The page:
Uzbekistan Dismisses Islamic State’s Claim of Cross-Border Attack

Authorities in Uzbekistan have dismissed as “untrue” reports that militants linked to Islamic State had launched a rocket attack against the country from neighboring Afghanistan. The denial comes a day after the terrorist group claimed its Afghan affiliate, the Islamic State Khorasan Province, or ISKP, fired 10 rockets Monday morning from the northern Afghan province of Balkh, targeting a military unit in Termez on the Uzbek side of the border. The Uzbek Defense Ministry on Tuesday released a statement on its website noting the country’s border with Afghanistan “is fully controlled by the Uzbek military and is stable.” Islamic State released a picture and video of Monday’s alleged rocket assault, claiming it was launched from somewhere in the border town of Hairatan in Balkh, according to Site Intelligence Group, which tracks terrorist propaganda. The Uzbek Defense Ministry urged its citizens not to believe such “false” reports and rely only on “official sources” of information. Afghanistan’s ruling Taliban on Tuesday also denied the reported attack, saying the situation on the border between the two countries “is normal and there is nothing to worry about.” “Reiterating its pledge, IEA as a responsible government assures all neighboring countries that all our border security forces are controlling the borders, allowing none to disrupt security,” said a Taliban foreign ministry statement, which used the official name for the Taliban, the Islamic Emirate of Afghanistan, or IEA. ISKP has increased attacks in and around Afghanistan following the U.S.-led foreign military withdrawal from the country in August after 20 years. The group has carried out several attacks in neighboring Pakistan, including a deadly suicide bombing of a Shi’ite mosque in the northwestern city of Peshawar last month. The attack killed more than 60 worshippers from the minority sect and wounded scores of others. Pakistani authorities said the bomber was an Afghan refugee who received training in Afghanistan. Pakistani Taliban attacks Meanwhile, the Pakistani Taliban (TTP), designated as a global terrorist group by Washington, has also stepped up attacks in Pakistan from its Afghan bases since the foreign troop withdrawal and the Taliban’s return to power. Authorities in Islamabad say leaders and fighters of the banned anti-Pakistan militant outfit have established bases in Afghanistan after fleeing Pakistani counterterrorism operations and are plotting cross-border attacks against security forces. Pakistani officials say that since the start of the year, more than 100 Pakistani military officers and soldiers have been killed in TTP-plotted roadside bombings and gun attacks in remote districts on the Afghan border. On Sunday, the Pakistani Foreign Ministry urged Taliban rulers in Afghanistan to take “stern actions” against militants staging cross-border attacks on security forces in Pakistan. “Pakistan has repeatedly requested Afghan government in last few months to secure Pak-Afghan border region,” the ministry said in a statement. “Terrorists are using Afghan soil with impunity to carry out activities inside Pakistan.” The statement came a day after the Taliban accused Pakistan of carrying out deadly airstrikes inside Afghanistan. They summoned Islamabad’s ambassador in Kabul to the foreign ministry to protest the alleged early Saturday strikes that reportedly killed up to 40 people in the Afghan provinces of Khost and Kunar. The casualties and the alleged Pakistani airstrikes could not be verified through independent sources. Islamabad has been pressing the Taliban to rein in TTP activities since the Islamist group seized control of Afghanistan last August. It is widely known that the TTP provided recruits and sheltered Afghan Taliban commanders on the Pakistani side of the porous border between the two countries to launch insurgent attacks against the then-Western-backed government in Kabul and international troops inside Afghanistan.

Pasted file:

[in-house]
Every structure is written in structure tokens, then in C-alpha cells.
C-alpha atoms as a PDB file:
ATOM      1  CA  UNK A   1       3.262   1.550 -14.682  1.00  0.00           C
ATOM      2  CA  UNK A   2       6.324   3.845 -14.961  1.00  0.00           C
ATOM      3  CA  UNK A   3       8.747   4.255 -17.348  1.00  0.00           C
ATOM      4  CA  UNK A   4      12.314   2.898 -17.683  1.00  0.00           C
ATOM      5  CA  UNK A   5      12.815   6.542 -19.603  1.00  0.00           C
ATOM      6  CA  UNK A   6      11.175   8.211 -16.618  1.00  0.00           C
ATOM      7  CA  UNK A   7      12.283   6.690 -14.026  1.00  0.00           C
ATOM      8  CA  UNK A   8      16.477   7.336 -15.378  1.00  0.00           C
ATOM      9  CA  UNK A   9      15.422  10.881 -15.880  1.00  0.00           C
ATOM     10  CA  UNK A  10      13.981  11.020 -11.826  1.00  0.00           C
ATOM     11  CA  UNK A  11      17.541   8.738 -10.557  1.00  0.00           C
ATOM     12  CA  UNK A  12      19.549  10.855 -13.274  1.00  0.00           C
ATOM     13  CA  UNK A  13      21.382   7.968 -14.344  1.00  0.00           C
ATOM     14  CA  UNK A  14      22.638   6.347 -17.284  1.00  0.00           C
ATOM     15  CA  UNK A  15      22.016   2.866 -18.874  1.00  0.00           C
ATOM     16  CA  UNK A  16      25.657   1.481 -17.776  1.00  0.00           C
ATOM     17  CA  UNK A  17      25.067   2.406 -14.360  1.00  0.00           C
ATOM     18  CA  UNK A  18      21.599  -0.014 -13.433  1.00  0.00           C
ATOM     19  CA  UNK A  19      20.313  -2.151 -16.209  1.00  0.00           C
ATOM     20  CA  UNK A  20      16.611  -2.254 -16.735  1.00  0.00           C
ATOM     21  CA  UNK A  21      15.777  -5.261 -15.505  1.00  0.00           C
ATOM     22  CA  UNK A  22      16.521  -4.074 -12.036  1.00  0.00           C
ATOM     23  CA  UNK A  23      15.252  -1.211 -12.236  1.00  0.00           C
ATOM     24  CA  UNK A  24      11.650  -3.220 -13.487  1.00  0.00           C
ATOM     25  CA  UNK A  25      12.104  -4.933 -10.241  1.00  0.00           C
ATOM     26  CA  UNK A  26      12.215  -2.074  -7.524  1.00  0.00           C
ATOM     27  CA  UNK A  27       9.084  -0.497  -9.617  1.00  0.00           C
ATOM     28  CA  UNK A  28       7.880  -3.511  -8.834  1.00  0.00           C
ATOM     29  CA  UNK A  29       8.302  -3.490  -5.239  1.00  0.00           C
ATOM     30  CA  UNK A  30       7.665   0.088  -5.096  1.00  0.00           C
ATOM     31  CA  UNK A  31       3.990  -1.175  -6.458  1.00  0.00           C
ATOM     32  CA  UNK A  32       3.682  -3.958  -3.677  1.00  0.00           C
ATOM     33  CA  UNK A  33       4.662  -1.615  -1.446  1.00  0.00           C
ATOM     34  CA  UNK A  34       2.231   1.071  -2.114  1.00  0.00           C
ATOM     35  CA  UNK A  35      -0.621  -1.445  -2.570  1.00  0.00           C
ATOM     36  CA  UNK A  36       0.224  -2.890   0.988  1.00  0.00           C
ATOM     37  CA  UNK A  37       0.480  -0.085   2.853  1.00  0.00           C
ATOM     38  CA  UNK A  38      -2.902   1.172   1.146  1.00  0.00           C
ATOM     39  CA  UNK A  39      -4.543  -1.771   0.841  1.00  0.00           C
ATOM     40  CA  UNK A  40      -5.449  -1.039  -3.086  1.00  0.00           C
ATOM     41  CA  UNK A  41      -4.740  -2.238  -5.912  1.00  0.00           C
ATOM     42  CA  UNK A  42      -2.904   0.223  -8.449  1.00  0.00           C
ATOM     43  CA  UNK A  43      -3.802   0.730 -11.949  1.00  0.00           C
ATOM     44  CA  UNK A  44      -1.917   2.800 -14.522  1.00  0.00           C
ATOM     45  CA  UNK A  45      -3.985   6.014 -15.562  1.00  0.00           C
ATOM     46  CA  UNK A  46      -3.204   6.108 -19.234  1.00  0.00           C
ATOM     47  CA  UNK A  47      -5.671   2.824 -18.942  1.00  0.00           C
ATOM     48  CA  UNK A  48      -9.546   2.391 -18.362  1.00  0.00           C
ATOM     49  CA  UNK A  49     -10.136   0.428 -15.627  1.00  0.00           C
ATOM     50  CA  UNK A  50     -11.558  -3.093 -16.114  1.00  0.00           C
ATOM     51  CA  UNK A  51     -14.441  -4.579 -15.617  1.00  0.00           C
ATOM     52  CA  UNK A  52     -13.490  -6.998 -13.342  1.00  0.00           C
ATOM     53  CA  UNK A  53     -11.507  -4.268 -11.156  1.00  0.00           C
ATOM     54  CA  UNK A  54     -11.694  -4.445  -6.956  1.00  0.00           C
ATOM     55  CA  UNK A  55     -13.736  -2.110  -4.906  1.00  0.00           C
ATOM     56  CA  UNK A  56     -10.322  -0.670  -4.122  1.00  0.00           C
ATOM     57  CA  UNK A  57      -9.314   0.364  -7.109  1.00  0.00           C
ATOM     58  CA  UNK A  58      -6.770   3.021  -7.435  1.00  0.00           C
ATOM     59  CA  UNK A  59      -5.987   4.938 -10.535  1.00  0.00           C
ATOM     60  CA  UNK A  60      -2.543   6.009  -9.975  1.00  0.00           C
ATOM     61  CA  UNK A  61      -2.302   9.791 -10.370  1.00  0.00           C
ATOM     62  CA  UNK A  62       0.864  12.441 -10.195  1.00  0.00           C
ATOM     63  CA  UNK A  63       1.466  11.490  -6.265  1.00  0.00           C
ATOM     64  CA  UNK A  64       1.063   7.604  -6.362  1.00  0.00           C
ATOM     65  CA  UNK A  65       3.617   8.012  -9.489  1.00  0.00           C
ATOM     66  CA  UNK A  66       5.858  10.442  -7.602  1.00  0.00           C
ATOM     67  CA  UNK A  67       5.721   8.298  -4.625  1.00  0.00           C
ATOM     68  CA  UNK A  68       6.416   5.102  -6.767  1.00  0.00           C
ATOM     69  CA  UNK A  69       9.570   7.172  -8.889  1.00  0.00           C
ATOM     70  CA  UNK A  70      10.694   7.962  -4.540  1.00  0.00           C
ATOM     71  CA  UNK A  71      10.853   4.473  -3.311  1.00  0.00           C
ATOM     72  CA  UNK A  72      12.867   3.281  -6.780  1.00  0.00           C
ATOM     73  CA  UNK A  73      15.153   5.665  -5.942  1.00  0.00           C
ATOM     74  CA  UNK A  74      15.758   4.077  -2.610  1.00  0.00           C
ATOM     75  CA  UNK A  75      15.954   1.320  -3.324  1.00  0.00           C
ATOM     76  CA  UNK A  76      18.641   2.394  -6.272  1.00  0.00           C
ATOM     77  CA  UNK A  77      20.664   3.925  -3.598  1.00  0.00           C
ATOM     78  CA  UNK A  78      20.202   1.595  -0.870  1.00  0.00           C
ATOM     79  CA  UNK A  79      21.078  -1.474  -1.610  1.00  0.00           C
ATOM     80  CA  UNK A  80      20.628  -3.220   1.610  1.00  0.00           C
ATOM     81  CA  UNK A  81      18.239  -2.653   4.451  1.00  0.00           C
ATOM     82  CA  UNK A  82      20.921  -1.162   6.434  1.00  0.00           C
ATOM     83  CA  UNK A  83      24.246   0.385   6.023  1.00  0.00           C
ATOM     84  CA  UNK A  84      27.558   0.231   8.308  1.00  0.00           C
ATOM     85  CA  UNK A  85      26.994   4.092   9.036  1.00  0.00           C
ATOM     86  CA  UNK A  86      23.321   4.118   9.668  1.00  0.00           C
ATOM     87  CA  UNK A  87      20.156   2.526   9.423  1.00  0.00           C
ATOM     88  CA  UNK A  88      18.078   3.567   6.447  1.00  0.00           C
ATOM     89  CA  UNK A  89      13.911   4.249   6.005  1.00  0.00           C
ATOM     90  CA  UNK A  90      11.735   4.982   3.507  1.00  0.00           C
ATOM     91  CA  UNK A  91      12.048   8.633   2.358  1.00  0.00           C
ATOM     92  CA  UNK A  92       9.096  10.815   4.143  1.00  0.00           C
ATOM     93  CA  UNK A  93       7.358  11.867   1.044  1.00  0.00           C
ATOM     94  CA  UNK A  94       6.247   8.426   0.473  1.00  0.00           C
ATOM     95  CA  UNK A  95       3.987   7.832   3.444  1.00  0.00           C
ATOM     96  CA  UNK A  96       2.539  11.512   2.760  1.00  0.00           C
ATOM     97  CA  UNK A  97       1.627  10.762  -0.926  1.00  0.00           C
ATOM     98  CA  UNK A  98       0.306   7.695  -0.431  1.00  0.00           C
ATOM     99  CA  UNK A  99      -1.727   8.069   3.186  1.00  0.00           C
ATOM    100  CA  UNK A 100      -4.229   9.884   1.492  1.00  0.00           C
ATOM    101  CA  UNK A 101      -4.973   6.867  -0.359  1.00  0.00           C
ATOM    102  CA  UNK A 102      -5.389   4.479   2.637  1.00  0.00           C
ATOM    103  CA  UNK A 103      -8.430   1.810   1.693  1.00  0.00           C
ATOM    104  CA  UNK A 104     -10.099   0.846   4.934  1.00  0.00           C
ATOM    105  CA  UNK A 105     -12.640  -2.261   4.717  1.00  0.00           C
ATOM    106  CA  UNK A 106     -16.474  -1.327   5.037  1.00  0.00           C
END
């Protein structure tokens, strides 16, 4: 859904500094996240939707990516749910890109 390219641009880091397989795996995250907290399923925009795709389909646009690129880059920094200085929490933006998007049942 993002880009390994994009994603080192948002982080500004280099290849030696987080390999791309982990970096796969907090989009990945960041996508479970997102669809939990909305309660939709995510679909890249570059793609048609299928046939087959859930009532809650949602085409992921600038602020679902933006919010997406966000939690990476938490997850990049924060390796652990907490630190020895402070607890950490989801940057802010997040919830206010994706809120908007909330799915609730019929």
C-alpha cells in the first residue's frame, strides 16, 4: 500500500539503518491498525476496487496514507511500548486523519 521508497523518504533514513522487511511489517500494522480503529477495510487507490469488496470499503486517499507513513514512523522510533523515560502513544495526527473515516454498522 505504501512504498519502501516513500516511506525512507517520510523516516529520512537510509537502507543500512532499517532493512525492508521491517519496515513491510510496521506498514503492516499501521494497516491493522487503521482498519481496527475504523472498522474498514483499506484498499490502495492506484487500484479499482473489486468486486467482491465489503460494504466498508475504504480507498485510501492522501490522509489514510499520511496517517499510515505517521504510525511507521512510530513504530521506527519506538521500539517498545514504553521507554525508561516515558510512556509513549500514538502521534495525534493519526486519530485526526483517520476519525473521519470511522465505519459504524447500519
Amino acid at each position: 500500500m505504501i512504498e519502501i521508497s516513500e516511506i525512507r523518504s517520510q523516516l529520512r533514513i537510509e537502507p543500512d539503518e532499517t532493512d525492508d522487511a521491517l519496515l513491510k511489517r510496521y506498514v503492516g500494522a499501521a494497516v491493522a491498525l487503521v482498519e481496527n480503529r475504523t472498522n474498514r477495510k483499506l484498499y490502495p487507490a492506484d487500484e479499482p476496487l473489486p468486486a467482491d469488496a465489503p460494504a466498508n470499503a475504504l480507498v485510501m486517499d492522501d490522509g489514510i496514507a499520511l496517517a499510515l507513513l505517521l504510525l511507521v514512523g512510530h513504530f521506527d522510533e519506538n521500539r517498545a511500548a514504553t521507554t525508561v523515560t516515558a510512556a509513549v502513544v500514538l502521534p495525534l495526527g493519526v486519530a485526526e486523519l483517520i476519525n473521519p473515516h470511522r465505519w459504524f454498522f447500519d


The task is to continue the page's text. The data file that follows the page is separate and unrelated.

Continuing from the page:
Leave a Reply

Your email address will not be published.